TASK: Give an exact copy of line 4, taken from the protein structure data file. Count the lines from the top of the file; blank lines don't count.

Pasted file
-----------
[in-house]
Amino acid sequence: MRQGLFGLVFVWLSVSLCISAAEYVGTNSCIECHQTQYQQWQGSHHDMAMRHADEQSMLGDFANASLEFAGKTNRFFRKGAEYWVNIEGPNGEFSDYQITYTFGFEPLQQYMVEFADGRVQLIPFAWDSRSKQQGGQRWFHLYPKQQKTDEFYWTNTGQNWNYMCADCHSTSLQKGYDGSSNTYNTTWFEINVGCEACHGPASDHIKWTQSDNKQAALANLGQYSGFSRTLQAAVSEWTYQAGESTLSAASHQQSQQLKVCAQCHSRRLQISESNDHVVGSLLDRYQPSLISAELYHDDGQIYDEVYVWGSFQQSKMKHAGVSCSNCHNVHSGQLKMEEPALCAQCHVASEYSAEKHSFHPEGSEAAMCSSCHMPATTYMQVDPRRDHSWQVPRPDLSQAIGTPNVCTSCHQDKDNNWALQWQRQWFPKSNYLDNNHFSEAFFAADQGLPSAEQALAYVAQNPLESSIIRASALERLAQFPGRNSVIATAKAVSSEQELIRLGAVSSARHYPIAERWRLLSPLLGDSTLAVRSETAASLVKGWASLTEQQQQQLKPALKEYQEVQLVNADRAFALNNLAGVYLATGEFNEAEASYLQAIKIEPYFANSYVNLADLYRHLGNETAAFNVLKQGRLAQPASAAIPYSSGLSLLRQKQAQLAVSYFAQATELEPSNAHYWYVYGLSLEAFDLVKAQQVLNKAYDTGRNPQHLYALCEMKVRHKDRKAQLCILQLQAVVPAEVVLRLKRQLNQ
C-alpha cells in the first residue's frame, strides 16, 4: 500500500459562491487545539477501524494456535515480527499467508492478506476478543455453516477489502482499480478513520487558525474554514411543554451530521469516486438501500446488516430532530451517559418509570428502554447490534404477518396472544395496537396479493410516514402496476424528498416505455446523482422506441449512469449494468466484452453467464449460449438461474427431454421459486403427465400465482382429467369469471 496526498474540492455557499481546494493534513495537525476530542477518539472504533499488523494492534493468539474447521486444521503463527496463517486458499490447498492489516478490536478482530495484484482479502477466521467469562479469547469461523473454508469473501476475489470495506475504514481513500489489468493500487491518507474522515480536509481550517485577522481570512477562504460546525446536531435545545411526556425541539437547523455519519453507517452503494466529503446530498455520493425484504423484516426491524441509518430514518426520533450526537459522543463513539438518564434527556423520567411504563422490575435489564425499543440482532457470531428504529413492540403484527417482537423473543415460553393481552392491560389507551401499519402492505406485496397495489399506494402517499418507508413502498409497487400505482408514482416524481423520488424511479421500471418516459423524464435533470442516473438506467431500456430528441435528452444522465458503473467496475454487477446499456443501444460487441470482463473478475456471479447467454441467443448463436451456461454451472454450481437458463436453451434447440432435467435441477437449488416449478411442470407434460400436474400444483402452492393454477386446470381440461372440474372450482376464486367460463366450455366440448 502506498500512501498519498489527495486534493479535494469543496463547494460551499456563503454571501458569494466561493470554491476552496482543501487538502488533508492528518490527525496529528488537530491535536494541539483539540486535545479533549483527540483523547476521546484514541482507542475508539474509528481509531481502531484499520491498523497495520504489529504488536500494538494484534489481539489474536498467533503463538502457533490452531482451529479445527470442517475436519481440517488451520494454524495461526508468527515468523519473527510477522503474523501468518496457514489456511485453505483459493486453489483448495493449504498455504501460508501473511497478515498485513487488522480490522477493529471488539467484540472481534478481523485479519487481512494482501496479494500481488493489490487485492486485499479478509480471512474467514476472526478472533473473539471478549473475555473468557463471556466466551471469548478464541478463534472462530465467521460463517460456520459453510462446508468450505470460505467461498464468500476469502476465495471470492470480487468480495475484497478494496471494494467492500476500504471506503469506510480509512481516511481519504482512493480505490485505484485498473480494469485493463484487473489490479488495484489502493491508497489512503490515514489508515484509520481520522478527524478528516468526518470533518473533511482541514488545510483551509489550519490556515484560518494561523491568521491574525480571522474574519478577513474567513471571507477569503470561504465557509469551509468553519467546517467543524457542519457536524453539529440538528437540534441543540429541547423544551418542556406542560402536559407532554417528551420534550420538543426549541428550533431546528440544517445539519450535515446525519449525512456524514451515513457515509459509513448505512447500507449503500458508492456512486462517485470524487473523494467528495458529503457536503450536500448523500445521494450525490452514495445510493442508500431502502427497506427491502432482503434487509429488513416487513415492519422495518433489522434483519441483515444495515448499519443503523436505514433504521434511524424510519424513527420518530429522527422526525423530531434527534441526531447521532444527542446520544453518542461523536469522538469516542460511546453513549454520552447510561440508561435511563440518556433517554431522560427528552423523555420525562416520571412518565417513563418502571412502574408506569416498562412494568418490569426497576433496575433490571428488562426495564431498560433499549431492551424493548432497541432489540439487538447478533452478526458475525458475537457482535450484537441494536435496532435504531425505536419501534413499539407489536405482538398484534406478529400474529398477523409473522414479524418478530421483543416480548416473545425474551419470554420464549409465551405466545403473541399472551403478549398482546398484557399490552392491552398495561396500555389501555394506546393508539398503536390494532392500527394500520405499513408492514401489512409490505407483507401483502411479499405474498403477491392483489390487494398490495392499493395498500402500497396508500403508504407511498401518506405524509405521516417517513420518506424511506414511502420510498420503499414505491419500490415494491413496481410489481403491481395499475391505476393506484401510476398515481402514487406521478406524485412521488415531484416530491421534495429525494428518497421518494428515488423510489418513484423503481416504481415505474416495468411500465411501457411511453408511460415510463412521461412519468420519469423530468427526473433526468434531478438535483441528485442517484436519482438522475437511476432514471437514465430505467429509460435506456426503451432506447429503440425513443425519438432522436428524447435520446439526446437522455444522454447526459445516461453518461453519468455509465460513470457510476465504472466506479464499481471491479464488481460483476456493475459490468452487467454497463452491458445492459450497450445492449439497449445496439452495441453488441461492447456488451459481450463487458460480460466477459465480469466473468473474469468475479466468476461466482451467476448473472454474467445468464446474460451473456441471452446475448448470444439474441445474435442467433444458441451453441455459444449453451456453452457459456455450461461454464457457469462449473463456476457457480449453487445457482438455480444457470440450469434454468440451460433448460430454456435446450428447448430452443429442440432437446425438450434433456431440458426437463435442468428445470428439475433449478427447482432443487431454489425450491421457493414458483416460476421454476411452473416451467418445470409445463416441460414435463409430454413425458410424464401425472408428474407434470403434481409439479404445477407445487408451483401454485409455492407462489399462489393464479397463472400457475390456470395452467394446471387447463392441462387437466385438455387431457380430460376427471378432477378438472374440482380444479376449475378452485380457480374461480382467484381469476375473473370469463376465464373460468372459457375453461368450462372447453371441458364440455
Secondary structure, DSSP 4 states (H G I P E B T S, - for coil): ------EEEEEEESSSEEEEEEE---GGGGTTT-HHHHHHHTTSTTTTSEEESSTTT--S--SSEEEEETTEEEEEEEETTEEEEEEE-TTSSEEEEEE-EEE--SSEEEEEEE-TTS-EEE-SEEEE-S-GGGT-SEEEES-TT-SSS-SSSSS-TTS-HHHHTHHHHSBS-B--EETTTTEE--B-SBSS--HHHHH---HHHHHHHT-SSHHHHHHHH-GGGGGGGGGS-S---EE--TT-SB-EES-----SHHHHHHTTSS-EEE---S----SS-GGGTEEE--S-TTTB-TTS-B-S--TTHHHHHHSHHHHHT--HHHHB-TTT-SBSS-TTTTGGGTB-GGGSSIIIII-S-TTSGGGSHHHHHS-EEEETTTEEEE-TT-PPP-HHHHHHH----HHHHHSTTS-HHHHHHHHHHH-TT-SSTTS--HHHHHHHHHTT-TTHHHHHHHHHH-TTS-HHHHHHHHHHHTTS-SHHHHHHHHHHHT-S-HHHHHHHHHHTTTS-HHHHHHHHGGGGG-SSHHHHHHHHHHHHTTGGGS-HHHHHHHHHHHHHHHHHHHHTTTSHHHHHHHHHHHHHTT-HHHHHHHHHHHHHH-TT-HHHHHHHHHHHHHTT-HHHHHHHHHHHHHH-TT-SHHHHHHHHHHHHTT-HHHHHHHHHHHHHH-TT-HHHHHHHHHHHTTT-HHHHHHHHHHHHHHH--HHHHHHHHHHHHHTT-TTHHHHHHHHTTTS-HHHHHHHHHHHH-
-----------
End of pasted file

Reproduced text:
Secondary structure, DSSP 4 states (H G I P E B T S, - for coil): ------EEEEEEESSSEEEEEEE---GGGGTTT-HHHHHHHTTSTTTTSEEESSTTT--S--SSEEEEETTEEEEEEEETTEEEEEEE-TTSSEEEEEE-EEE--SSEEEEEEE-TTS-EEE-SEEEE-S-GGGT-SEEEES-TT-SSS-SSSSS-TTS-HHHHTHHHHSBS-B--EETTTTEE--B-SBSS--HHHHH---HHHHHHHT-SSHHHHHHHH-GGGGGGGGGS-S---EE--TT-SB-EES-----SHHHHHHTTSS-EEE---S----SS-GGGTEEE--S-TTTB-TTS-B-S--TTHHHHHHSHHHHHT--HHHHB-TTT-SBSS-TTTTGGGTB-GGGSSIIIII-S-TTSGGGSHHHHHS-EEEETTTEEEE-TT-PPP-HHHHHHH----HHHHHSTTS-HHHHHHHHHHH-TT-SSTTS--HHHHHHHHHTT-TTHHHHHHHHHH-TTS-HHHHHHHHHHHTTS-SHHHHHHHHHHHT-S-HHHHHHHHHHTTTS-HHHHHHHHGGGGG-SSHHHHHHHHHHHHTTGGGS-HHHHHHHHHHHHHHHHHHHHTTTSHHHHHHHHHHHHHTT-HHHHHHHHHHHHHH-TT-HHHHHHHHHHHHHTT-HHHHHHHHHHHHHH-TT-SHHHHHHHHHHHHTT-HHHHHHHHHHHHHH-TT-HHHHHHHHHHHTTT-HHHHHHHHHHHHHHH--HHHHHHHHHHHHHTT-TTHHHHHHHHTTTS-HHHHHHHHHHHH-